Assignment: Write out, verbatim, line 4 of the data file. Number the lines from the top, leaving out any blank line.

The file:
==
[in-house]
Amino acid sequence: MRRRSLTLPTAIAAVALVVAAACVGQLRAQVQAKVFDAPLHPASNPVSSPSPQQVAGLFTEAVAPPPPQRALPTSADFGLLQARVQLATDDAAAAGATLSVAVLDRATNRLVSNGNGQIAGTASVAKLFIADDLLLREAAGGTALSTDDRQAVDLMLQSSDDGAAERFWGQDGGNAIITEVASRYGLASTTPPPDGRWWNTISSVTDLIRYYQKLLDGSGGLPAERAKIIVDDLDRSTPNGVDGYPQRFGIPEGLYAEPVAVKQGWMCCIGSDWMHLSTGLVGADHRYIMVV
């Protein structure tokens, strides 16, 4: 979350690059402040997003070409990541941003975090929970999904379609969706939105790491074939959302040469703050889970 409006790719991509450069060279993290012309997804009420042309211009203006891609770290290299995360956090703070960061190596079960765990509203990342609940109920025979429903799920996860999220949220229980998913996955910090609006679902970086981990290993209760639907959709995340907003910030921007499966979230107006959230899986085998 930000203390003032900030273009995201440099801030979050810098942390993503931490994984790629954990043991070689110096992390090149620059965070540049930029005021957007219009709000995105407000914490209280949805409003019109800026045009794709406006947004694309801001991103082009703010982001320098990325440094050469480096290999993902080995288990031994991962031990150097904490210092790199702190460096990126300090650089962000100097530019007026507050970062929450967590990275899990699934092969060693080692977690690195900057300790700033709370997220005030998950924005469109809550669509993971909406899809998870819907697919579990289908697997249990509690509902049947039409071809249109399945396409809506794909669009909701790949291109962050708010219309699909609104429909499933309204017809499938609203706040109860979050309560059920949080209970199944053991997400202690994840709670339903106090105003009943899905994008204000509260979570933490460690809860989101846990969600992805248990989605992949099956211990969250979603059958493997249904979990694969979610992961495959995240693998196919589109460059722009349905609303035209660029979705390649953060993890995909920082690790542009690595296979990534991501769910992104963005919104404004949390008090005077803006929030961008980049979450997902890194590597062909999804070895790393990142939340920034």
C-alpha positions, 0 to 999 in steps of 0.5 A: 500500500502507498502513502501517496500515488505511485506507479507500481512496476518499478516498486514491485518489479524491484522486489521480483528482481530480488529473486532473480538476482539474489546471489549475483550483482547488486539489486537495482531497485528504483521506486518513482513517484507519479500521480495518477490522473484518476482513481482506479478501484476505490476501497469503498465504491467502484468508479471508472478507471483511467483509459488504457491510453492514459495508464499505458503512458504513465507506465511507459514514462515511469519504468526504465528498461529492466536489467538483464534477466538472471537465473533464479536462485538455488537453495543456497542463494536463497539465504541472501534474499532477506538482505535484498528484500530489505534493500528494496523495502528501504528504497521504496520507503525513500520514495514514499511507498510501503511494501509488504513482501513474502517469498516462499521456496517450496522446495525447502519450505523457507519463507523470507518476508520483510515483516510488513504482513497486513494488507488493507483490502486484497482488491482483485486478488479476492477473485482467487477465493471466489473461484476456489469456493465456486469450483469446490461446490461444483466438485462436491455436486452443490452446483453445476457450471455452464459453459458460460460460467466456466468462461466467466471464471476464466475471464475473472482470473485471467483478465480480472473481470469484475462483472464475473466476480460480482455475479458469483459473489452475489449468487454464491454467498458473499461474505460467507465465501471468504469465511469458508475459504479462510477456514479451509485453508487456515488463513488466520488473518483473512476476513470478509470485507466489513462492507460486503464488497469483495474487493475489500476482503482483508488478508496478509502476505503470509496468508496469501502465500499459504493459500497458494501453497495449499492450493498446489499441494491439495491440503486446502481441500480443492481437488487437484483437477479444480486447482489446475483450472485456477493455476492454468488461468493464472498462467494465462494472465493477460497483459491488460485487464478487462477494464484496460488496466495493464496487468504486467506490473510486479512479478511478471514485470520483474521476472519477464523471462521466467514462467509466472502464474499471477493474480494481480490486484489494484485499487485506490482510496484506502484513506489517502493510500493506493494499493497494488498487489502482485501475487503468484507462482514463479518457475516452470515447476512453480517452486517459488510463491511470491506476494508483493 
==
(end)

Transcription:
C-alpha positions, 0 to 999 in steps of 0.5 A: 500500500502507498502513502501517496500515488505511485506507479507500481512496476518499478516498486514491485518489479524491484522486489521480483528482481530480488529473486532473480538476482539474489546471489549475483550483482547488486539489486537495482531497485528504483521506486518513482513517484507519479500521480495518477490522473484518476482513481482506479478501484476505490476501497469503498465504491467502484468508479471508472478507471483511467483509459488504457491510453492514459495508464499505458503512458504513465507506465511507459514514462515511469519504468526504465528498461529492466536489467538483464534477466538472471537465473533464479536462485538455488537453495543456497542463494536463497539465504541472501534474499532477506538482505535484498528484500530489505534493500528494496523495502528501504528504497521504496520507503525513500520514495514514499511507498510501503511494501509488504513482501513474502517469498516462499521456496517450496522446495525447502519450505523457507519463507523470507518476508520483510515483516510488513504482513497486513494488507488493507483490502486484497482488491482483485486478488479476492477473485482467487477465493471466489473461484476456489469456493465456486469450483469446490461446490461444483466438485462436491455436486452443490452446483453445476457450471455452464459453459458460460460460467466456466468462461466467466471464471476464466475471464475473472482470473485471467483478465480480472473481470469484475462483472464475473466476480460480482455475479458469483459473489452475489449468487454464491454467498458473499461474505460467507465465501471468504469465511469458508475459504479462510477456514479451509485453508487456515488463513488466520488473518483473512476476513470478509470485507466489513462492507460486503464488497469483495474487493475489500476482503482483508488478508496478509502476505503470509496468508496469501502465500499459504493459500497458494501453497495449499492450493498446489499441494491439495491440503486446502481441500480443492481437488487437484483437477479444480486447482489446475483450472485456477493455476492454468488461468493464472498462467494465462494472465493477460497483459491488460485487464478487462477494464484496460488496466495493464496487468504486467506490473510486479512479478511478471514485470520483474521476472519477464523471462521466467514462467509466472502464474499471477493474480494481480490486484489494484485499487485506490482510496484506502484513506489517502493510500493506493494499493497494488498487489502482485501475487503468484507462482514463479518457475516452470515447476512453480517452486517459488510463491511470491506476494508483493 